Photos by Karen Mancinelli
02/25/07 - Posted from the Daily Record newsroom
MORRISTOWN -- Two smiling brides left the church, holding hands, to a standing ovation. They wanted their civil union ceremony to be ordinary, like any other wedding, even if the state does not call it a wedding. They like to refer to themselves as boring.
Then the crowd at the Episcopal Church of the Redeemer applauded as Cindy Meneghin and Maureen Kilian left the altar Saturday, and people began to stand and shout.
Meneghin gave high-fives and raised a fist into the air. They will go back to their ordinary lives this coming week. They promised to be as boring as ever, taking kids to school, going to PTA meetings, baking cookies. But on Saturday they were not just another happy couple getting hitched in front of 300 people who wanted to cheer.
Cindy and Maureen sign their Civil Union license, witnessed by Maureen's sister and their children, Josh and Sarah.
They have been pioneers as part of a lawsuit that led to the creation of civil unions for same-sex couples, a law that went into effect this past Monday. On Saturday, they became perhaps the first couple in Morris County to be joined in a civil union.
"I was elated to see so many happy faces of friends and family," Kilian said.
They had come down the aisle together at the start of the ceremony, pushing Kilian's 90-year-old father in a wheelchair. Lawrence Kilian was listed in the program as being father and father-in-law of the brides. Kilian and Meneghin, both 49, of Butler, wore black pants suits. Their 14-year-old son Josh wore a dark suit and their 12-year-old daughter wore a pink top. The first cheers started then.
The Rev. Phillip Dana Wilson, who presided over the civil union, said in his sermon that he had good news and bad news for those who were gathered. The good news is that Meneghin and Kilian are getting legally joined after being together for 32 years. The bad news is that it's called a civil union, and not marriage.
"What is this animal that walks like a duck ... and still you call it a turkey?" he asked.
Under direction from the state Supreme Court, state legislators decided to give same-sex couples access to the same legal rights as heterosexual couples who get married. They just would not call it marriage. Gay rights advocates point out that creating civil unions, a separate institution for same-sex couples, makes them unequal, at least in terms of social perception.
So Meneghin and Kilian decided to have a traditional ceremony, using traditional marriage vows instead of creating their own. They used the term "wedded partner" but replaced "matrimony" with the legally correct term. They were entering into a "holy civil union." They took each other "for richer, for poorer, in sickness and in health, to love and to cherish ..."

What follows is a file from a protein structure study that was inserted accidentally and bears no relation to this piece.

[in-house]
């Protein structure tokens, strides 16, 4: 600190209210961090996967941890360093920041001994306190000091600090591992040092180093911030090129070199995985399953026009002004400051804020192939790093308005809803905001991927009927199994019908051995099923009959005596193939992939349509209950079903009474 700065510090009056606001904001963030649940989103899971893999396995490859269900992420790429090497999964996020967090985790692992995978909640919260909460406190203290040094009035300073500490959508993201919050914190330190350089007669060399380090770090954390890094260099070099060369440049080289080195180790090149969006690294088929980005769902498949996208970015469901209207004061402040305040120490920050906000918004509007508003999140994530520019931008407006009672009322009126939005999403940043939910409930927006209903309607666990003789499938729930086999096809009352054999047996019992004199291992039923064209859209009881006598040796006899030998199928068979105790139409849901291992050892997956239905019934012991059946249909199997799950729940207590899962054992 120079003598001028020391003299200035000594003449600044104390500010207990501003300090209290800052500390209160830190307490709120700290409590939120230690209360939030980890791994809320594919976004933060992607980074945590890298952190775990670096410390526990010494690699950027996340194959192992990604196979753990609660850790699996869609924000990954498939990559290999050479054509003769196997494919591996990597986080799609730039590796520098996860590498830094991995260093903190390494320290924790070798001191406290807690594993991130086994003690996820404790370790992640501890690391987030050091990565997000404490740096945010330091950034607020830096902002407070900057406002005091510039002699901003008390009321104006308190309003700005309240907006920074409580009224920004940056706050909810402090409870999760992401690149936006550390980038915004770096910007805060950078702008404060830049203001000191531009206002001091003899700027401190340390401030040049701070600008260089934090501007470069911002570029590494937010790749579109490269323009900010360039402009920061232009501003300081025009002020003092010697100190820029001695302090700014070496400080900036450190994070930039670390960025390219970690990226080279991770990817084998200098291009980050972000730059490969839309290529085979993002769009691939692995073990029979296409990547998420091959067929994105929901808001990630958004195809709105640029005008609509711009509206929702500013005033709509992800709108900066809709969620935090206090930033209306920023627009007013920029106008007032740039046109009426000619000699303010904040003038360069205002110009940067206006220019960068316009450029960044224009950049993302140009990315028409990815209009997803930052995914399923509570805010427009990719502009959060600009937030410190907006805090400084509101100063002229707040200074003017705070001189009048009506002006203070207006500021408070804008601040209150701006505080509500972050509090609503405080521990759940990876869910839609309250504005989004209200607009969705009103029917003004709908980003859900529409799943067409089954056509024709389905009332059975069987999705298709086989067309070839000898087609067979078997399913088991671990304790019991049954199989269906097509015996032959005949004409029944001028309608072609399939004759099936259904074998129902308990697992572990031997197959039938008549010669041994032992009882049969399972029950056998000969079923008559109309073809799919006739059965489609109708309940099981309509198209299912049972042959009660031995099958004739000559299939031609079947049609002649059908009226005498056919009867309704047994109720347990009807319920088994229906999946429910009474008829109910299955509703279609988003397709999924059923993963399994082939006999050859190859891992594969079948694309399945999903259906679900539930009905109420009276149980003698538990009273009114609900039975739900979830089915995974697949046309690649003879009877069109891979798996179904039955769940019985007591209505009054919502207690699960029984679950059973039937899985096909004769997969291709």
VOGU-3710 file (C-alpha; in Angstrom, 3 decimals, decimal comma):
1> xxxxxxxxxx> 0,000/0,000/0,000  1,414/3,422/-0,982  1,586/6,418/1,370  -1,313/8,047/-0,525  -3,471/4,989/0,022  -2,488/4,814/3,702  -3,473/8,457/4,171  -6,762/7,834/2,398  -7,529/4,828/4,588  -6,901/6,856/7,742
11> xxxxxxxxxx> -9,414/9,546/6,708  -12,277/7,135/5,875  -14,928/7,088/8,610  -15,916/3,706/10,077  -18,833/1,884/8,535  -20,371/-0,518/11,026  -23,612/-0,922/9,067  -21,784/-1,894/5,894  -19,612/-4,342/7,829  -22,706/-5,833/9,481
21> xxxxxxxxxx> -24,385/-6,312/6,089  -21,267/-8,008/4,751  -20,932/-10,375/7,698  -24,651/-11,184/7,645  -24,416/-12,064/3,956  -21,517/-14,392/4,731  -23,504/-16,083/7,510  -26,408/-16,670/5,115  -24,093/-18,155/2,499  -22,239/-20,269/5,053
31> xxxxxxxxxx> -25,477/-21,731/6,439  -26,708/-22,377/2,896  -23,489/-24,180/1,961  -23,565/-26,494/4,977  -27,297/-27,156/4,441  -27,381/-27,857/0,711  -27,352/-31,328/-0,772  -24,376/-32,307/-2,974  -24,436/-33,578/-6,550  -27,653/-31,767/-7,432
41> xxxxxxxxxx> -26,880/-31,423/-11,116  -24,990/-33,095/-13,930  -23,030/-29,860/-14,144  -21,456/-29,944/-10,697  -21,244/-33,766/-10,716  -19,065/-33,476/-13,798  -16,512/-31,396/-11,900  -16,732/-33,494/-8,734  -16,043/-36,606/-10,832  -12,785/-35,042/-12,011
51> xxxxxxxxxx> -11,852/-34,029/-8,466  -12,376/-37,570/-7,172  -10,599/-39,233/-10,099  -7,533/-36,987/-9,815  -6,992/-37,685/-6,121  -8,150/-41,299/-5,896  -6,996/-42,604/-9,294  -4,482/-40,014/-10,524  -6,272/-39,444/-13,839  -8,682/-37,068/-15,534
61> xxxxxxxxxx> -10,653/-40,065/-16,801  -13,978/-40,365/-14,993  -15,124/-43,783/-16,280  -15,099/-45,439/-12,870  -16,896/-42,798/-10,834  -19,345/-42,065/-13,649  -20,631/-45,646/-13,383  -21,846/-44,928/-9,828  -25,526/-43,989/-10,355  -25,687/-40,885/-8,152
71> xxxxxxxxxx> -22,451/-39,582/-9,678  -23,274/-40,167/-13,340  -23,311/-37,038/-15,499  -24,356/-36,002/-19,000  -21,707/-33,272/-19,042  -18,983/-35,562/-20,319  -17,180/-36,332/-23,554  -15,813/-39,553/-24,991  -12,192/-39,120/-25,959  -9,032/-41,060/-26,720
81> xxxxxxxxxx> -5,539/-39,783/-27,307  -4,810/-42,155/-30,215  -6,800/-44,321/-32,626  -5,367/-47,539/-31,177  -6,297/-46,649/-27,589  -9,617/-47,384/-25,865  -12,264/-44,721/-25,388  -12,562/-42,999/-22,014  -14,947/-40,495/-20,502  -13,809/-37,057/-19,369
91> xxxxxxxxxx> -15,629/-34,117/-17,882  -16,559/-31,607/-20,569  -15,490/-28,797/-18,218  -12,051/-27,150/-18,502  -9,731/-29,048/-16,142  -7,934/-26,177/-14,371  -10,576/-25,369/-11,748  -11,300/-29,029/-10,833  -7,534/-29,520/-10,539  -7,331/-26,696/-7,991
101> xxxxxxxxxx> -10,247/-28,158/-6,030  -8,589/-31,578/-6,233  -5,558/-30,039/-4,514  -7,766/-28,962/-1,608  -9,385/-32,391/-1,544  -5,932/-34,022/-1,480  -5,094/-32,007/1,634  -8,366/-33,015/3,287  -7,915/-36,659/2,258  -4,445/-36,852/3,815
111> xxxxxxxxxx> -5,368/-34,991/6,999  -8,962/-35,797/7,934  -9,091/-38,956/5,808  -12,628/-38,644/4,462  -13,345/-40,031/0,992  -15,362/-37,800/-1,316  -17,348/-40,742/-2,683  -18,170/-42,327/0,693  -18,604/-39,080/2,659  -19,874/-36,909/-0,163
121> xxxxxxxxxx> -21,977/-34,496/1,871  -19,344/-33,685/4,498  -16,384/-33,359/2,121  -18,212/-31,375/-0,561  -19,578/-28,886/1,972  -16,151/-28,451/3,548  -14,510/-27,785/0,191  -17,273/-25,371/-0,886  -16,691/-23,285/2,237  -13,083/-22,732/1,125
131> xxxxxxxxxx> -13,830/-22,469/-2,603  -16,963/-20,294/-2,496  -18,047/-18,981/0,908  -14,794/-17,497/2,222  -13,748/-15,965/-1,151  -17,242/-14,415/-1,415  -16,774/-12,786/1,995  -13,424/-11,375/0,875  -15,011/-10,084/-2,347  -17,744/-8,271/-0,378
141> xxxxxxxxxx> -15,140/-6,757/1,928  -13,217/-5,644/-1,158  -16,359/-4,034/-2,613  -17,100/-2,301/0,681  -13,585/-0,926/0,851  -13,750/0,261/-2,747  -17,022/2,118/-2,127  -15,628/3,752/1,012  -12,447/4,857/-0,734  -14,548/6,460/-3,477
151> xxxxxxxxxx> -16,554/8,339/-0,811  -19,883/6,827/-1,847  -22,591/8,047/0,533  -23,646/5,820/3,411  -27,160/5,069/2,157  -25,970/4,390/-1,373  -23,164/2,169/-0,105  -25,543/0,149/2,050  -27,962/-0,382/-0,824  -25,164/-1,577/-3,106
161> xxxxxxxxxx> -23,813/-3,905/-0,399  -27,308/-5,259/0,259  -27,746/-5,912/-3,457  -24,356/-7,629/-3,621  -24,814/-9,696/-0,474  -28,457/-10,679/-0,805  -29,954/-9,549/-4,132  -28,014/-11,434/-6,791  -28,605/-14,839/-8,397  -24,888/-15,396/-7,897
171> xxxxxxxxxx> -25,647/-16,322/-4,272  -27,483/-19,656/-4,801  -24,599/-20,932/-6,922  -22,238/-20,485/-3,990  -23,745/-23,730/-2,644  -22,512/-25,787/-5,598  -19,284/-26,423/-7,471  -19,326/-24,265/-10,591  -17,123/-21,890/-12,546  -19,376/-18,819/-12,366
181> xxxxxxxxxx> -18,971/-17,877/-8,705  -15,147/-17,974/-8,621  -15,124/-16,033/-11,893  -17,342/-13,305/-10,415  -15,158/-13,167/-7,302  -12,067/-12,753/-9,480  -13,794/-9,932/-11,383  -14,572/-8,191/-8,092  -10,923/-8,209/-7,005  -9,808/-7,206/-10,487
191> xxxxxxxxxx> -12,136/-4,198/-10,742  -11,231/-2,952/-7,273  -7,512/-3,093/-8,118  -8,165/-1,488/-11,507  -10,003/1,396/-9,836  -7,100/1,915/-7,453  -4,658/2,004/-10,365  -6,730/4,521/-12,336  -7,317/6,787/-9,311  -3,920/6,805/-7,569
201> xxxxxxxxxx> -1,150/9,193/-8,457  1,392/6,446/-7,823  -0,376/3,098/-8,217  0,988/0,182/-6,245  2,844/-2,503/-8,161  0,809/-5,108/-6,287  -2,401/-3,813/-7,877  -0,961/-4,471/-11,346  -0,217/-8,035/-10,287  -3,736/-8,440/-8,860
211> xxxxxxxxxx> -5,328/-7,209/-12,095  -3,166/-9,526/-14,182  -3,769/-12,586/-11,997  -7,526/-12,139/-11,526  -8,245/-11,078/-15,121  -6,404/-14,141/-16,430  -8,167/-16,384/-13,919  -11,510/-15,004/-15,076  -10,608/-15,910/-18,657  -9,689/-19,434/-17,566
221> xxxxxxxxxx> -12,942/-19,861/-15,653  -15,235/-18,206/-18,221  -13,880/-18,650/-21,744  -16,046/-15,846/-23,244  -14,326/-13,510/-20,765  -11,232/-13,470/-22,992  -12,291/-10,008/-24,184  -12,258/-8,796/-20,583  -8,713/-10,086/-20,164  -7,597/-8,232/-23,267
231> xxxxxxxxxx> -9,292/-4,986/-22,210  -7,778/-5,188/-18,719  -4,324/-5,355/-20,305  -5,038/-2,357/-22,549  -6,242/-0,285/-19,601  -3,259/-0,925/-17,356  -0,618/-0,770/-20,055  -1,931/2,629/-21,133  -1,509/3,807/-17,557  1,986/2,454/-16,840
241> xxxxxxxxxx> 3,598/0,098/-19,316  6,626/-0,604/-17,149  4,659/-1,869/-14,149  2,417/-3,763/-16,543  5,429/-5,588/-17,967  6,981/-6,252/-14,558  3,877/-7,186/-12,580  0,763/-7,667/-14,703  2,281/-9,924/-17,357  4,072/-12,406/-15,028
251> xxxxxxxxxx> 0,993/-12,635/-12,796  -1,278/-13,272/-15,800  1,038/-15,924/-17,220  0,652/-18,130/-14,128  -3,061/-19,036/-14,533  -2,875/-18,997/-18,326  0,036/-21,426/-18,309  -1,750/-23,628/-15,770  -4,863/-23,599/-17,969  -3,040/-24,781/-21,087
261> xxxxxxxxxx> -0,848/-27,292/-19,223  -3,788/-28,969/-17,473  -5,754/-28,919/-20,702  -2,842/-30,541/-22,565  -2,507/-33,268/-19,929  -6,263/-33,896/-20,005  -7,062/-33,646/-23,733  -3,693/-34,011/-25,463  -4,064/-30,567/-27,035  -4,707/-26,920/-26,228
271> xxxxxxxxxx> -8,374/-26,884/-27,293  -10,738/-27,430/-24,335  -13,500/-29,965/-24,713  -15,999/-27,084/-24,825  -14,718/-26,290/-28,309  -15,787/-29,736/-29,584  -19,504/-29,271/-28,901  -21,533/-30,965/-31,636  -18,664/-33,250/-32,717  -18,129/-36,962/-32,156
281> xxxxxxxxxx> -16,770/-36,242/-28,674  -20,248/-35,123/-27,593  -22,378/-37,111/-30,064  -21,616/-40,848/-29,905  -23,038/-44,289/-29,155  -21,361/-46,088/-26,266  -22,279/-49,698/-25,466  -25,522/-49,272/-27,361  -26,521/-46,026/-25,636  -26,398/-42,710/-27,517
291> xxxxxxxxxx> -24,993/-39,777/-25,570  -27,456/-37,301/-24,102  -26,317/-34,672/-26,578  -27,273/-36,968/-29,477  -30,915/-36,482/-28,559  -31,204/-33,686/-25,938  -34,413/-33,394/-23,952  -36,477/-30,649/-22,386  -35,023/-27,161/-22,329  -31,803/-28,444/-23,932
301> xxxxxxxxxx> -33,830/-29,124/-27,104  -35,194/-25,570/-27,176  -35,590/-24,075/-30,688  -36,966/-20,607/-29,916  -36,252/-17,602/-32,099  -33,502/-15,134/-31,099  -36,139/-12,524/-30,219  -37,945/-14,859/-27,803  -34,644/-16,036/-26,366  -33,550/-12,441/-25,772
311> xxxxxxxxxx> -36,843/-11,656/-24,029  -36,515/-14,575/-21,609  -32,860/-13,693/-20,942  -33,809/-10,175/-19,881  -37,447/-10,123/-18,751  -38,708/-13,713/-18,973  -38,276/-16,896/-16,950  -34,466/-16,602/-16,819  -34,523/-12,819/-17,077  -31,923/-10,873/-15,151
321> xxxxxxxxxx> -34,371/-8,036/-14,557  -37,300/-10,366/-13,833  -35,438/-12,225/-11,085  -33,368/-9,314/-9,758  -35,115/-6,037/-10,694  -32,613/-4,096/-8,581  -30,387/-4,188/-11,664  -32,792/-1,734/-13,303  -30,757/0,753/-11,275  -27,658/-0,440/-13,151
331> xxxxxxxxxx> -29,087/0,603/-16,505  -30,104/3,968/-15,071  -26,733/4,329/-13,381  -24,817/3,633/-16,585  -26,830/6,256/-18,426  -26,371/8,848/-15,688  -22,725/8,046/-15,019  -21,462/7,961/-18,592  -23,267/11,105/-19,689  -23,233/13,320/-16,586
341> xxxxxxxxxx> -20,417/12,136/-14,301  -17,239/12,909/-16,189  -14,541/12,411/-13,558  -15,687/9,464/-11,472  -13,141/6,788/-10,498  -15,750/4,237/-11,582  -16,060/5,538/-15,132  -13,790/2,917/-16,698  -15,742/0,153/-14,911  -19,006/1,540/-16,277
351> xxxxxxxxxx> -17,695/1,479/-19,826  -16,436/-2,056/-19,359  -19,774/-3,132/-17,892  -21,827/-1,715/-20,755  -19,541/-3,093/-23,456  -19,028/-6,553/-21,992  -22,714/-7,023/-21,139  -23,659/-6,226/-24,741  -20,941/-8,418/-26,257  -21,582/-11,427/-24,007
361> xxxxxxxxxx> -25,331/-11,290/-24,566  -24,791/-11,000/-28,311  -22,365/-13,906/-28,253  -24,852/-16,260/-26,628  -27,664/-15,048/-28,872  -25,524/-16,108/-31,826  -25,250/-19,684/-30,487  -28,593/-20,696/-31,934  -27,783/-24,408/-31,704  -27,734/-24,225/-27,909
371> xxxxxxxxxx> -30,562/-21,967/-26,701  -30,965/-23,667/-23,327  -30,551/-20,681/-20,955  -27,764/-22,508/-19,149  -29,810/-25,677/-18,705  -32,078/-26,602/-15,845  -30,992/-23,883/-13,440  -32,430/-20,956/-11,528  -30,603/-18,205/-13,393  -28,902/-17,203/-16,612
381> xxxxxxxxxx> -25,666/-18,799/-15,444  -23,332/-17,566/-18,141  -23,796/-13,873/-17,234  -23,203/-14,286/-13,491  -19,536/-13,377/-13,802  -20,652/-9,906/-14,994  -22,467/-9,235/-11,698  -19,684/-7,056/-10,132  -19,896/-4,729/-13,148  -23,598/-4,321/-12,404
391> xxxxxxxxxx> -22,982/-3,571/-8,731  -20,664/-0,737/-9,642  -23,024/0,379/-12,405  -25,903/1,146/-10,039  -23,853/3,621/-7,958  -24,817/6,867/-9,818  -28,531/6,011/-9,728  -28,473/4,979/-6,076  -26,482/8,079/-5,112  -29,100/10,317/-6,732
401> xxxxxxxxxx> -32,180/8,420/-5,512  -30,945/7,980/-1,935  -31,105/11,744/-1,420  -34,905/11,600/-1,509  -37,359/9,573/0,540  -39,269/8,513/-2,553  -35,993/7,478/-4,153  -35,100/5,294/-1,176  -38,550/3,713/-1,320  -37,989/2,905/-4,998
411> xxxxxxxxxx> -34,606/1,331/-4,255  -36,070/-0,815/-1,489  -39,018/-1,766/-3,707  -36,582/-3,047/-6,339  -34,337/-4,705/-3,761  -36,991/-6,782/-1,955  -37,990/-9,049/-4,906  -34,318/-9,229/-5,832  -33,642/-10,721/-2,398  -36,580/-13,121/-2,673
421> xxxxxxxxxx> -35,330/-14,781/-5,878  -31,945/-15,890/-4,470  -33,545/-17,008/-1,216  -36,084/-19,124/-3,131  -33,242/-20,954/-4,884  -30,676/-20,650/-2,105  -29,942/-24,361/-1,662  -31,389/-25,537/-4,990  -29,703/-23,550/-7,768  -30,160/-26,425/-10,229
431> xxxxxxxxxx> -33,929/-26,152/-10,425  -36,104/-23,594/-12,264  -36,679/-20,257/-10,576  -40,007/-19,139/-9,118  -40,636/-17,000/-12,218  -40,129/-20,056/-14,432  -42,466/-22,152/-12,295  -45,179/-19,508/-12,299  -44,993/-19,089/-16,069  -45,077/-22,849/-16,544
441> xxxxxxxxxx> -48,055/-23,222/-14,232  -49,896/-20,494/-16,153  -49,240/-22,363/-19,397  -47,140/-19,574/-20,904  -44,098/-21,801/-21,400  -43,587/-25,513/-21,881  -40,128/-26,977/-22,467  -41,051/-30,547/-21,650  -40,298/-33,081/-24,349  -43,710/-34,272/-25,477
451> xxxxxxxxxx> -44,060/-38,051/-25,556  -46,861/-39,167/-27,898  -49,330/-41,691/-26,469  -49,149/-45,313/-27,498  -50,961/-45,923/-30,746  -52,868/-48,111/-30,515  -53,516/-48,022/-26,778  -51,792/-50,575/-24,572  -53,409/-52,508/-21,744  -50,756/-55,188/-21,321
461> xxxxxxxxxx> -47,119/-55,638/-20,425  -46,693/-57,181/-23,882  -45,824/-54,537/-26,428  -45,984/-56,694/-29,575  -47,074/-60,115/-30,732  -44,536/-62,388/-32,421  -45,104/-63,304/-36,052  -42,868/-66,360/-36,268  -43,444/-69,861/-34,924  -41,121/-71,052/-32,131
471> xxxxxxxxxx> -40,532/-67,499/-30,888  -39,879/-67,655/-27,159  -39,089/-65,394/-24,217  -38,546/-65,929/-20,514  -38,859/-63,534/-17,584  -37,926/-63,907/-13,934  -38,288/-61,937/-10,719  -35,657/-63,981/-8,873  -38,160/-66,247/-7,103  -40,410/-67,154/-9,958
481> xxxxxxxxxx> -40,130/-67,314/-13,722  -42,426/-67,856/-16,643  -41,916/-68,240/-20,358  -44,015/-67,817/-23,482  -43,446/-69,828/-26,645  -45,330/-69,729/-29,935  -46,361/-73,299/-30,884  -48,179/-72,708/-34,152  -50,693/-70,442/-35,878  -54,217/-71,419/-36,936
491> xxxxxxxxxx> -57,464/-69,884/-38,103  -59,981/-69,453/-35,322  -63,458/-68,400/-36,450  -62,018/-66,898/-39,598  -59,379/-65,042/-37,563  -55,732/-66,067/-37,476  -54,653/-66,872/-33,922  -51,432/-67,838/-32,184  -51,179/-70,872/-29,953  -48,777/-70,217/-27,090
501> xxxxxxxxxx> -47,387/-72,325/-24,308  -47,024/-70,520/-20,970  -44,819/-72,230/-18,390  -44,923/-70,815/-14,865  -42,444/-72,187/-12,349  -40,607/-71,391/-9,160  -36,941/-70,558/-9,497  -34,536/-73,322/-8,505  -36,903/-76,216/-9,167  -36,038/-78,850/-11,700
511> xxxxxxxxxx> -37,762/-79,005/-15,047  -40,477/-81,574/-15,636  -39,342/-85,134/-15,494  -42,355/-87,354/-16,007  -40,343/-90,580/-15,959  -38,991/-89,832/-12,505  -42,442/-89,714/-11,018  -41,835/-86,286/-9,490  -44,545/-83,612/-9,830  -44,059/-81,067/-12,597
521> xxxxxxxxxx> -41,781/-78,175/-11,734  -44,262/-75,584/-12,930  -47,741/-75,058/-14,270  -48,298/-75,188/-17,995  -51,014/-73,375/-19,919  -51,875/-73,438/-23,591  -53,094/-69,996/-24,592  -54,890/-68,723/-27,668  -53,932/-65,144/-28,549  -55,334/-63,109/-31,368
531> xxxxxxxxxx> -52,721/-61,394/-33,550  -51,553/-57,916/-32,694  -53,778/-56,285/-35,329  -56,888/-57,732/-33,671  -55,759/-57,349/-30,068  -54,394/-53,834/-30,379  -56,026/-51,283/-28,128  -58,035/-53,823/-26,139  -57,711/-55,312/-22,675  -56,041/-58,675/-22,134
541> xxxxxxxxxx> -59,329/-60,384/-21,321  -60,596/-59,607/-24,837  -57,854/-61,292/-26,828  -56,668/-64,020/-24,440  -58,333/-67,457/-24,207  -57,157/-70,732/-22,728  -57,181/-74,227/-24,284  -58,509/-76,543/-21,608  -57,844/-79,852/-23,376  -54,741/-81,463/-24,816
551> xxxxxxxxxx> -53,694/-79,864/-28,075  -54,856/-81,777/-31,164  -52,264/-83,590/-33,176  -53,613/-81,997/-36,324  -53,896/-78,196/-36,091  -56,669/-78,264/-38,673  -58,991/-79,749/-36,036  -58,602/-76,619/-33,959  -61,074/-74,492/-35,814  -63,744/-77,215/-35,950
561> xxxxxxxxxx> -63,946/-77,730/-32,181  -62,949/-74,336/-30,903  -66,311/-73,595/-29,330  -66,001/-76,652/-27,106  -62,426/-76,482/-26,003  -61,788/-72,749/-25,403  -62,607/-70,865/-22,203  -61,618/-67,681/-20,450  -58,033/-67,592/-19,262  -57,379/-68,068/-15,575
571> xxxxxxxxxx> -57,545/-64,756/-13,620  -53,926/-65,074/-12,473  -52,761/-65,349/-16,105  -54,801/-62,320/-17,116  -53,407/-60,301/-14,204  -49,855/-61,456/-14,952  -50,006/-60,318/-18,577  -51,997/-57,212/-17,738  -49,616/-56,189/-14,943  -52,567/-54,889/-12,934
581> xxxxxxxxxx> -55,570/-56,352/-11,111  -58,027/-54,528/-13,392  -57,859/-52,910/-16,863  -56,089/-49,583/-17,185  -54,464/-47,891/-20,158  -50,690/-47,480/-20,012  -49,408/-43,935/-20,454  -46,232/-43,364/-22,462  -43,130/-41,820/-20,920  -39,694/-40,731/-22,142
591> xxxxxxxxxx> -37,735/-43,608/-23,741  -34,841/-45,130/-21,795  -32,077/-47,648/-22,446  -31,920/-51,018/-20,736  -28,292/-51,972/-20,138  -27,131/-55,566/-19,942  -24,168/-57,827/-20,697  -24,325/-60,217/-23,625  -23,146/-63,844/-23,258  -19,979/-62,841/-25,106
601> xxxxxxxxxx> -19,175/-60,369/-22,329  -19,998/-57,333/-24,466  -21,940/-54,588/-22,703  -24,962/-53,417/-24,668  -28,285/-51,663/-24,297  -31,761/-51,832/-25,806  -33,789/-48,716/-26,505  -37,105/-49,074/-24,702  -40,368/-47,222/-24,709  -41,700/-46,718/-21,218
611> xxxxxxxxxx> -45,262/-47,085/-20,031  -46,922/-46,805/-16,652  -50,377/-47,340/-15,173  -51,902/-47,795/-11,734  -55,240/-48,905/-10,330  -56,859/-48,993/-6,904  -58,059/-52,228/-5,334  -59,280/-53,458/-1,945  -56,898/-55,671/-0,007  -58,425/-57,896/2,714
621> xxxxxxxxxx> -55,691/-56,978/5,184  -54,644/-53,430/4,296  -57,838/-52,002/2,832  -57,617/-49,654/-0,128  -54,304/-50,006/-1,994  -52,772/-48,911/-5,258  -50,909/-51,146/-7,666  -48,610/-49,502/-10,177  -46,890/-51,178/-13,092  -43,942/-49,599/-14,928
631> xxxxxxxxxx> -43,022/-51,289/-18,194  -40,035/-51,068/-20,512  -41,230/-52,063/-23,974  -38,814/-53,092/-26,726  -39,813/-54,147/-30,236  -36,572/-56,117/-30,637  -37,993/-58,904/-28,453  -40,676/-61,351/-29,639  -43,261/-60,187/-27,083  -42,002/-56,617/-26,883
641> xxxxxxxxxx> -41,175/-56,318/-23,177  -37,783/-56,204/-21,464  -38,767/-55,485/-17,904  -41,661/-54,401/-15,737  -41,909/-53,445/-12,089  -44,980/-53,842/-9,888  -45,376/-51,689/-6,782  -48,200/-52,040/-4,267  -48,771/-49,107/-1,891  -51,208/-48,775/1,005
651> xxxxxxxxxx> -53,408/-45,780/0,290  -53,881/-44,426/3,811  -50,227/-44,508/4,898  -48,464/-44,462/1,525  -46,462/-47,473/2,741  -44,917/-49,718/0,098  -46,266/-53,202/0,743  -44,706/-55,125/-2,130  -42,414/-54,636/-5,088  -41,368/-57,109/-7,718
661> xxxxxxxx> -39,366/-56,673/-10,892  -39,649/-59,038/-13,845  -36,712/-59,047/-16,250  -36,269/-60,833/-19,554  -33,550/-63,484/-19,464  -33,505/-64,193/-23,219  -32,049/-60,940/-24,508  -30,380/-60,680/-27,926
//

They wanted to make it clear that they were getting married in every way that matters -- as long as you use a word other than marriage.
"This was a statement," Meneghin said. "We should have the same thing as everybody else."
They have spent the past five years making statements, being part of a lawsuit, losing some privacy. They invited reporters into their home to record moments of their lives. They became the public face of a lawsuit so people would see they are not threatening. They are just two women who happen to be gay and who have loved each other for much of their lives. They have been together since DePaul High School in Wayne. They are raising two children.
"Their life together, I have to tell you, is the most traditional life I have ever seen," Phillip Dana Wilson said during his sermon.
That got a laugh from people who know Meneghin and Kilian. Wilson went down the list -- PTA, owning a house, going to church, owning a van, working in the soup kitchen. But they also are pioneers, and last week some same-sex couples around Morris County who are planning civil unions in the near future, and who never met Kilian and Meneghin, said they wanted to thank them.
"They gave up their private lives so we can be here today doing what we are doing," Wilson said. "The struggle is not over. But because of you, we have come a long way. Someday there will be no such thing as civil union, no such thing as separate but equal."
So the cheers at the end were not just for Meneghin and Kilian. Wilson said he plans to perform a civil union service for 10 same-sex couples from his church in a couple of months.
People wiped back tears when Meneghin and Kilian kissed. They seemed to hold their breath when they said simple, ordinary words, when Meneghin loudly emphasized this phrase: "In the name of God."
They applauded when Meneghin and Kilian invited other couples who had been part of the lawsuit to stand with them at the front of the church.
"Peace and God be with you all," Meneghin said at the end, wiping tears from her eyes.